Lord, Keep Me From Going Over the Edge

A time or so during my Cleveland days I found myself on top of houses in the downtown area.  A contractor in our church had asked me to help out with rehabbing some church properties.  I thought that meant sweeping and carrying stuff. Instead, it involved standing on a severely v-shaped roof some three stories high. 

The contractor walked around up there as though he were one of the X-Men.  However, I didn’t have any superpowers.  I wished for some sort of device to keep me from sliding down those crumbling roof tiles to certain death below.  

Lord, keep me from going over the edge.

Oh that this attitude would captivate all ministers, and all receivers of ministry.

Paul wrote in 1 Timothy 1:1-2, “Now the Spirit expressly says that in later times some will depart from the faith by devoting themselves to deceitful spirits and teachings of demons through the insincerity of liars whose consciences are seared.”

The apostle anticipated that this large-scale abandonment would occur sometime after him, although he was already seeing indications of it in his day.  

Nor did he mean this prophecy as a prediction of cultural trends in general.  The fact that some would depart from the faith meant that they had at one time been joined to it.  These were Christians who would wander off.  

The motive of deceit and insincerity mentioned indicate an agenda to confuse, or fool. Human beings are especially prone to being drawn into the orbit of error.  A reasoning can appeal to their befuddled minds, fleshly appetites, or simple hubris. And so the source, while seeming spiritual, can also manage to be corrupt.    

Paul further describes it as “the teachings of demons.”  What does this look like?  Demons are, after all, disembodied spirits.  They hardly put on suits and conduct lectures.

Paul therefore tells us that such teaching comes through the insincerity of liars whose consciences are seared.  When demons teach, they do so through men who have a damaged inner life.

One of the traits of falsity lies not merely in getting the teaching wrong, but a thorough disrespect of the teacher’s own conscience.  Our conscience does not represent objective perfection.  It receives instruction, first from parents, and then from the surrounding culture.  When eventually a person meets Christ, the power of regeneration touches it (“My conscience bears me witness in the Holy Spirit!” Paul would say in Romans 9:1), and then the spiritual instruction of Scripture. 

However, false teachers will encounter this instruction, perhaps first receiving it, but then refusing it based upon what makes better sense to them, what seems fairer, more likable, and whatever coalesces best with their secret sins.  This is why the false teachers of chapter 4 felt qualified to meddle with marriage, or falsely elevate forms of diet.  

Typically when apostolic ministry makes something clear, but confusion persists, it is not an intellectual problem, but an emotional one.  Tears, outrage, and sometimes even misplaced love can bully a conscience into near silence, searing it.          

And yet without conscience, error grows unabated, and once disabled it provides no further guardrail.  The hapless saint (and sometimes an entire church) falls off the roof.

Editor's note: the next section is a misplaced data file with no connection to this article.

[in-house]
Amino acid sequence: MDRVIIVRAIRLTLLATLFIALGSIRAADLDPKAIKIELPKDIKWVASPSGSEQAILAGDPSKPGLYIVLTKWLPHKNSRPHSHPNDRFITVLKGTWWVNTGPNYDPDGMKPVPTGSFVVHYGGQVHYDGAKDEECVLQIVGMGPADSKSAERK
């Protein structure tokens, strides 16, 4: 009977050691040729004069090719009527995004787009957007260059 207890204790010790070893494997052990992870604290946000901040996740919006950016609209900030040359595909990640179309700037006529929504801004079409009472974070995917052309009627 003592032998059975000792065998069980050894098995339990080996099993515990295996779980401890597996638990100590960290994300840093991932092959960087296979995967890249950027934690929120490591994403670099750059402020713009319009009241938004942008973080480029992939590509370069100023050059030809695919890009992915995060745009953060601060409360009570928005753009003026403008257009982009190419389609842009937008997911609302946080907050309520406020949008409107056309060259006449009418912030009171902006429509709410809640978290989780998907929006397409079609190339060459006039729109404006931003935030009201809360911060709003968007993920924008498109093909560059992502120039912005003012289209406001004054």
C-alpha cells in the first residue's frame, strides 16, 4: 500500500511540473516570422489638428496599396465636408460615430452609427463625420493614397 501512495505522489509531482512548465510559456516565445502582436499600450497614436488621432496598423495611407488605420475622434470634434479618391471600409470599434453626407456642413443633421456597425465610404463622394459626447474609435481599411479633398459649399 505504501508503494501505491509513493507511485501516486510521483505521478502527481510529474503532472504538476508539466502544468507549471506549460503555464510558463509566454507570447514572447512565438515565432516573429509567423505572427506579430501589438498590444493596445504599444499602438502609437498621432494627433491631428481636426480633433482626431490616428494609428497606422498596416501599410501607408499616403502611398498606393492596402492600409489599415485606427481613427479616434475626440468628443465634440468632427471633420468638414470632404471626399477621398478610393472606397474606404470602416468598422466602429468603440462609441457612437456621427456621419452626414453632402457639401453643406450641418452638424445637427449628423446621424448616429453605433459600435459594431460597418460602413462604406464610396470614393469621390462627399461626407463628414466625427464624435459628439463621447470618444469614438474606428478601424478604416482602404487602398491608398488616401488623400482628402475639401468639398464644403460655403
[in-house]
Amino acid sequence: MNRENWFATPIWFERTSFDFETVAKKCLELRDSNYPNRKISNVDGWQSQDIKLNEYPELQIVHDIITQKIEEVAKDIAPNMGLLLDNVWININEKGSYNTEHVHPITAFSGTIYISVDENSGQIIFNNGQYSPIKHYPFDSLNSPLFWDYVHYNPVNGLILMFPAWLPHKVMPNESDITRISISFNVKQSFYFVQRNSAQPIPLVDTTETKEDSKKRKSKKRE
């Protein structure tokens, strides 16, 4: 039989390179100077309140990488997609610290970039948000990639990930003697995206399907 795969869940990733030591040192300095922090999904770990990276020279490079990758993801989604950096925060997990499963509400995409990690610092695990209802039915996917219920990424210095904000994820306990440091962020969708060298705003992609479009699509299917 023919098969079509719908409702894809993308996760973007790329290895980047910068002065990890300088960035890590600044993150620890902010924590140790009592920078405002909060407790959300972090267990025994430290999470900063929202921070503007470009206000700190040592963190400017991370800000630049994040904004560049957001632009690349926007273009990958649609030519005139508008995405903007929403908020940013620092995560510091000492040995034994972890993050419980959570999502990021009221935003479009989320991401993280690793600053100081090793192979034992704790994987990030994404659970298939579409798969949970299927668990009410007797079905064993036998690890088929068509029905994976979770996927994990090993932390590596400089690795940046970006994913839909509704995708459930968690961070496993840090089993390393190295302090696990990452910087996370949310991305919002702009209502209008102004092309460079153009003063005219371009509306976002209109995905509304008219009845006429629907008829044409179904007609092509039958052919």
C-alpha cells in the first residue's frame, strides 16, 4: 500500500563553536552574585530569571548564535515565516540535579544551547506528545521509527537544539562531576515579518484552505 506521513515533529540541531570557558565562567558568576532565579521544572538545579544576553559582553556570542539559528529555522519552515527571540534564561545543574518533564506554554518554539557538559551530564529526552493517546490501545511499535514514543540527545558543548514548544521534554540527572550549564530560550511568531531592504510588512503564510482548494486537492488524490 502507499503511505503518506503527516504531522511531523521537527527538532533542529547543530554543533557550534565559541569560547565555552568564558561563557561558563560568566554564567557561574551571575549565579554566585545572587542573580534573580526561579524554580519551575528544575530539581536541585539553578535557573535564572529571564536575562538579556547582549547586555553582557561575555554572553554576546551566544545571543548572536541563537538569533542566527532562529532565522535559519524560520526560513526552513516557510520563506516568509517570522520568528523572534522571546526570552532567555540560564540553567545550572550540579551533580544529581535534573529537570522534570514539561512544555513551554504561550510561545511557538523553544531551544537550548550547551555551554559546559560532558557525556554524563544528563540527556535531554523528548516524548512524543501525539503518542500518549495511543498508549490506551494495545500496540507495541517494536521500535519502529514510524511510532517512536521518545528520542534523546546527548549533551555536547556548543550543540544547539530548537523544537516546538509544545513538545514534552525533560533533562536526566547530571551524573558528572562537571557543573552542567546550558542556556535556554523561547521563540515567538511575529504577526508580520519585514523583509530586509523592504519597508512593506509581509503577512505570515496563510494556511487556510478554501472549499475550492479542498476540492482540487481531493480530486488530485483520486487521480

For me it’s a red flag moment when a Christian teacher announces a more nuanced handling of biblical morality or wants to “take another look” at faith tenets the church has held for the last two thousand years.  

When their big reveal comes, these characters usually present it as a revelation gained after a heroic struggle against the forces of ignorance and bigotry.  It’s actually a “victory” over the protests of their previously discipled conscience.  

The triumph is dubious though, because it only amounts to the removal of an internal guardrail.  

Now nothing blocks their egress off the roof onto their head. 

This is not to say that our conscience can’t be further educated, otherwise we would remain slaves of many small and ridiculous things.  1 Corinthians provides an example of this, where polytheism still intimidated some weak Christians.  But, as Paul said to his stronger readers, “for us there is one God, the Father, from whom are all things and for whom we exist, and one Lord, Jesus Christ, through whom are all things and through whom we exist” (1 Cor. 8:6).

Still,  as Paul went on to advise, we should pay attention to our conscience even if it may be ignorant and limiting.  If you truly wish to reach greater realms of freedom, study the Bible with a sincere heart and look to the Lord for the best understanding of it.  You will find yourself unshackled from a great many superstitions, fears, and insecurities.  At the same time you will also learn limits. For instance the Christian faith is not a wild west where all speculation, all opinion, all imagination should be places to abide.       

We study with full sincerity, and yes, we may still be wrong. But we also trust that in those areas God will be kind and merciful to eventually fill the gaps.  He often utilizes teachers.  They are good.  Sadly, some used to be good.  We gauge their effectiveness by searching the Scriptures to see if the things they teach are really there, and we also stay alert to the anointing within us (1 John 2:27), for spiritual evaluation.  And, yes, we observe their manner of life for obvious signs of qualification or disqualification (Matt. 7:15).

In the meantime, we pray our hearts will be open to receive true instruction. While we sing, “New heights I’m gaining everyday,” let’s not forget that if we become careless, it’s a long way to the ground.  

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